It is made clear that the lake of fire is a place of second death. How are the devil, beast, and false prophet then tormented forever? Could this be a hyperbolic statement as with the Old Testament Valley of Hinnom (Gehenna) and Sodom and Gomorrah? The scriptures describe these places as always burning and the smoke rising forever. Obviously these fires went out long ago. However, we still remember these instances.
Perhaps, this is indicating the fact that as with the destruction of those in Sodom, the destruction of the wicked including the devil will always be remembered. We have to consider all the evidence and weigh things with the proper measure. We do this by learning what is stated as a matter of doctrine and what is symbolic or hyperbolic. We learn how to decipher this by studying the scriptures and seeking the Holy Spirit of Truth to help us understand.
How is hell and death cast into the Lake of Fire if they are all one? The translation of “hell” in this passage translates from hades, which we discussed is more aligned with The Grave.
Before God establishes the New Heavens and New Earth—in which there is no more death—He must first totally annihilate death. This includes hell as translated from hades, meaning, “the grave,” he who is death (the devil), and all who bring death (those who are not written in the book of life).
For the descriptions of the New Heavens and New Earth to be true, there cannot be a place in which people remain alive and tortured forever. All things that bring death receive their just reward. Death.
And I saw a new heaven and a new earth: for the first heaven and the first earth were passed away; and there was no more sea. And I John saw the holy city, new Jerusalem, coming down from God out of heaven, prepared as a bride adorned for her husband. And I heard a great voice out of heaven saying, Behold, the tabernacle of God is with men, and he will dwell with them, and they shall be his people, and God himself shall be with them, and be their God. And God shall wipe away all tears from their eyes; and there shall be no more death, neither sorrow, nor crying, neither shall there be any more pain: for the former things are passed away.
And he that sat upon the throne said, Behold, I make all things new. And he said unto me, Write: for these words are true and faithful. And he said unto me, It is done. I am Alpha and Omega, the beginning and the end. I will give unto him that is athirst of the fountain of the water of life freely. He that overcometh shall inherit all things; and I will be his God, and he shall be my son. But the fearful, and unbelieving, and the abominable, and murderers, and whoremongers, and sorcerers, and idolaters, and all liars, shall have their part in the lake which burneth with fire and brimstone: which is the second death.
Death is the Punishment for Sin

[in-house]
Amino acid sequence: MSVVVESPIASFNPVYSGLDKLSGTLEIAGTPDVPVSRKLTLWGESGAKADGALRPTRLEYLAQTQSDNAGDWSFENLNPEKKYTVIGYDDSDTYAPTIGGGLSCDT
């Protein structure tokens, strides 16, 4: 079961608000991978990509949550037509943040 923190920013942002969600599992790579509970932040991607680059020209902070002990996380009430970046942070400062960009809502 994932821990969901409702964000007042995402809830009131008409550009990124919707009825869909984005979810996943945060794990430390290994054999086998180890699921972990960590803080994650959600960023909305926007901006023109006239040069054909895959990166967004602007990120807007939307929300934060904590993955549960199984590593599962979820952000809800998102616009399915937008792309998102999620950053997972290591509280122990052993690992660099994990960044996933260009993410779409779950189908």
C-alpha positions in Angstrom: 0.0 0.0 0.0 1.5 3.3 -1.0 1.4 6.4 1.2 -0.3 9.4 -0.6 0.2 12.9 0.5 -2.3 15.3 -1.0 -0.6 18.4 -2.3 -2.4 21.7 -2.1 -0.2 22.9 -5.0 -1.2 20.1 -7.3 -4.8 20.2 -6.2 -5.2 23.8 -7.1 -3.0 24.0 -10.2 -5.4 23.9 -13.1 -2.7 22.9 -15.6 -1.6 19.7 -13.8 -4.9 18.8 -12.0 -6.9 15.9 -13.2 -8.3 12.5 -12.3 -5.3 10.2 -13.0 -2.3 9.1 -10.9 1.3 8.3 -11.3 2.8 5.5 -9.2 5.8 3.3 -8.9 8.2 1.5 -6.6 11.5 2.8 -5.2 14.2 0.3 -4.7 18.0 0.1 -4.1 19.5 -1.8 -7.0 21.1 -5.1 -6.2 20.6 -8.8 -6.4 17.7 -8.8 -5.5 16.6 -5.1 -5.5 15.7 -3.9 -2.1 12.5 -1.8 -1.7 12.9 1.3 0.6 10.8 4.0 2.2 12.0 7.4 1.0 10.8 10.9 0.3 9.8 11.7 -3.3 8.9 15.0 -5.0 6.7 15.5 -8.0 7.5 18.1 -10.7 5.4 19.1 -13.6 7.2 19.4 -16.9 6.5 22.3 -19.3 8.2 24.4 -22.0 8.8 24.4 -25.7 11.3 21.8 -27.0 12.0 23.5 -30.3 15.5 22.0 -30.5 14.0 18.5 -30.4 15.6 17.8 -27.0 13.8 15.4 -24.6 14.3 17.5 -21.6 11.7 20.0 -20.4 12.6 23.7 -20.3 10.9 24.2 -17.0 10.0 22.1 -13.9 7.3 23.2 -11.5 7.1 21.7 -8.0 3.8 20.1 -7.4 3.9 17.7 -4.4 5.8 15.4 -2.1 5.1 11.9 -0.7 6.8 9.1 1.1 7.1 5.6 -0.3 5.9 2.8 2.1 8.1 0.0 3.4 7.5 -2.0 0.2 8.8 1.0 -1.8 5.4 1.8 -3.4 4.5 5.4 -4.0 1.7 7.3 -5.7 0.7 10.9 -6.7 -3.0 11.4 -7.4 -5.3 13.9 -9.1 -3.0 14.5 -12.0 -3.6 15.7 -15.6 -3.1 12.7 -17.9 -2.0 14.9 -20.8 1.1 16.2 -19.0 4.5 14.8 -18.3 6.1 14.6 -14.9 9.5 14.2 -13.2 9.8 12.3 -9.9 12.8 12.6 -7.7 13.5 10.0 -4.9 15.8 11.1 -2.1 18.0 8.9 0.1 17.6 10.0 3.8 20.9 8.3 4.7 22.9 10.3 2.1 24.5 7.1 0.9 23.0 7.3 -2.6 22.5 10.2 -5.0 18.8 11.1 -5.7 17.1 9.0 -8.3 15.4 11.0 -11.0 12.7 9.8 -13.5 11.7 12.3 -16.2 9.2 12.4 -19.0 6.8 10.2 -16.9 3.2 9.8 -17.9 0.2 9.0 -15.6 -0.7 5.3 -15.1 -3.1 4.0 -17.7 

Sin is death, point blank. Those who live sinfully live destructive lives. Those who continue living sinfully are killing the creation—especially God’s most precious creation —mankind. Those who continue following he who is death and are not made free by he who is The Life will not be written in the book of life. They are destroyed, and a new creation is made—one in which there is no more death!
When we sin, we are not loving as God loves. If we are not loving others, then we are destroying them emotionally, spiritually, and physically. We are killing them. They who kill are killed. That should be simple to understand, and it would be if our traditions and unfortunate translations did not get in the way.
Here are some scriptures to consider (please study in context):
|Romans 5:12||Wherefore, as by one man sin entered into the world, and death by sin; and so death passed upon all men, for that all have sinned|
|Romans 5:21||That as sin hath reigned unto death, even so might grace reign through righteousness unto eternal life by Jesus Christ our Lord.|
|Romans 7:5||For when we were in the flesh, the motions of sins, which were by the law, did work in our members to bring forth fruit unto death.|
|Romans 6:23||For the wages of sin is death; but the gift of God is eternal life through Jesus Christ our Lord.|
|2 Thessalonians 2:12||That they all might be damned who believed not the truth, but had pleasure in unrighteousness.|
|Hebrews 2:14||Forasmuch then as the children are partakers of flesh and blood, he also himself likewise took part of the same; that through death he might destroy him that had the power of death, that is, the devil;|
Death and he who is death (the devil) have reigned on this earth from Adam until Christ. Those who believe in Jesus are made free from death. Although the “prince of this world” still reigns, those who follow Jesus have a new and better kingdom. We have the Kingdom of Heaven.
As we follow Jesus, our faith prepares our hearts to receive the grace-given Kingdom of God. With the knowledge of the Lord written in our hearts—a knowledge that is killed by Law because man cannot perform true righteousness by their own ability—we are freed from sin.
As we are freed from living sinfully, we become more like Jesus. As we conform to his image (inwardly), we are partakers of the Kingdom even while we live in this world of death.
A one-time “declaration of faith” that does not go on and “bear fruit” — even real fruit instead of legalistic “wild fruit” is NOT salvation. Those who teach such are making “children of hell.”
If we are not “saved” from death now though true faith in Jesus—fruitful faith that brings life and real freedom—then we will not inherit everlasting life in the Kingdom of God to come (pending the mercy and judgment of God).
The lake of fire is a place of judgment. The judgment of God will not be “quenched” because His word is true, and His word states that the punishment for sin is death. It is as simple as that. When we consider the scriptures more fully, we see that the word of God is true. We do not need to add to it and read more into the nature of hell than what is given in truth.